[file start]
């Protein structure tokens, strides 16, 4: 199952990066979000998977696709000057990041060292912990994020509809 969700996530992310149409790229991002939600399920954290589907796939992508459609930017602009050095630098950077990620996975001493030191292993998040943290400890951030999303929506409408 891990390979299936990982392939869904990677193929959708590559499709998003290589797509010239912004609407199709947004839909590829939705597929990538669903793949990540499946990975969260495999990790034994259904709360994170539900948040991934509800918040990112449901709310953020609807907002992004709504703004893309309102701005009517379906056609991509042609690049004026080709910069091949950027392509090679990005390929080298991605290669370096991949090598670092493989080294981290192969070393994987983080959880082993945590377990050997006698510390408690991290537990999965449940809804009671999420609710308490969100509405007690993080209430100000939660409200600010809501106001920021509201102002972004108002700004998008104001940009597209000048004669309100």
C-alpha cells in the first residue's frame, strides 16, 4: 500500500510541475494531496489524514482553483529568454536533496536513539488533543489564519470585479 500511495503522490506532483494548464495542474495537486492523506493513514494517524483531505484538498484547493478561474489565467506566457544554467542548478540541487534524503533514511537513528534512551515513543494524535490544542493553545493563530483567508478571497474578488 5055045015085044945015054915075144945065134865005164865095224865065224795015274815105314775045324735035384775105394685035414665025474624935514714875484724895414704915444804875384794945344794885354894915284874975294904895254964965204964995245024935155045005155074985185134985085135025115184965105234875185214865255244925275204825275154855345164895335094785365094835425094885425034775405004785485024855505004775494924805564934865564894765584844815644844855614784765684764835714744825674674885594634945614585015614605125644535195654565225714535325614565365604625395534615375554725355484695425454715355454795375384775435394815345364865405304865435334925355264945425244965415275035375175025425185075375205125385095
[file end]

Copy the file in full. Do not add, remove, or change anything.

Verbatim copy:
């Protein structure tokens, strides 16, 4: 199952990066979000998977696709000057990041060292912990994020509809 969700996530992310149409790229991002939600399920954290589907796939992508459609930017602009050095630098950077990620996975001493030191292993998040943290400890951030999303929506409408 891990390979299936990982392939869904990677193929959708590559499709998003290589797509010239912004609407199709947004839909590829939705597929990538669903793949990540499946990975969260495999990790034994259904709360994170539900948040991934509800918040990112449901709310953020609807907002992004709504703004893309309102701005009517379906056609991509042609690049004026080709910069091949950027392509090679990005390929080298991605290669370096991949090598670092493989080294981290192969070393994987983080959880082993945590377990050997006698510390408690991290537990999965449940809804009671999420609710308490969100509405007690993080209430100000939660409200600010809501106001920021509201102002972004108002700004998008104001940009597209000048004669309100």
C-alpha cells in the first residue's frame, strides 16, 4: 500500500510541475494531496489524514482553483529568454536533496536513539488533543489564519470585479 500511495503522490506532483494548464495542474495537486492523506493513514494517524483531505484538498484547493478561474489565467506566457544554467542548478540541487534524503533514511537513528534512551515513543494524535490544542493553545493563530483567508478571497474578488 5055045015085044945015054915075144945065134865005164865095224865065224795015274815105314775045324735035384775105394685035414665025474624935514714875484724895414704915444804875384794945344794885354894915284874975294904895254964965204964995245024935155045005155074985185134985085135025115184965105234875185214865255244925275204825275154855345164895335094785365094835425094885425034775405004785485024855505004775494924805564934865564894765584844815644844855614784765684764835714744825674674885594634945614585015614605125644535195654565225714535325614565365604625395534615375554725355484695425454715355454795375384775435394815345364865405304865435334925355264945425244965415275035375175025425185075375205125385095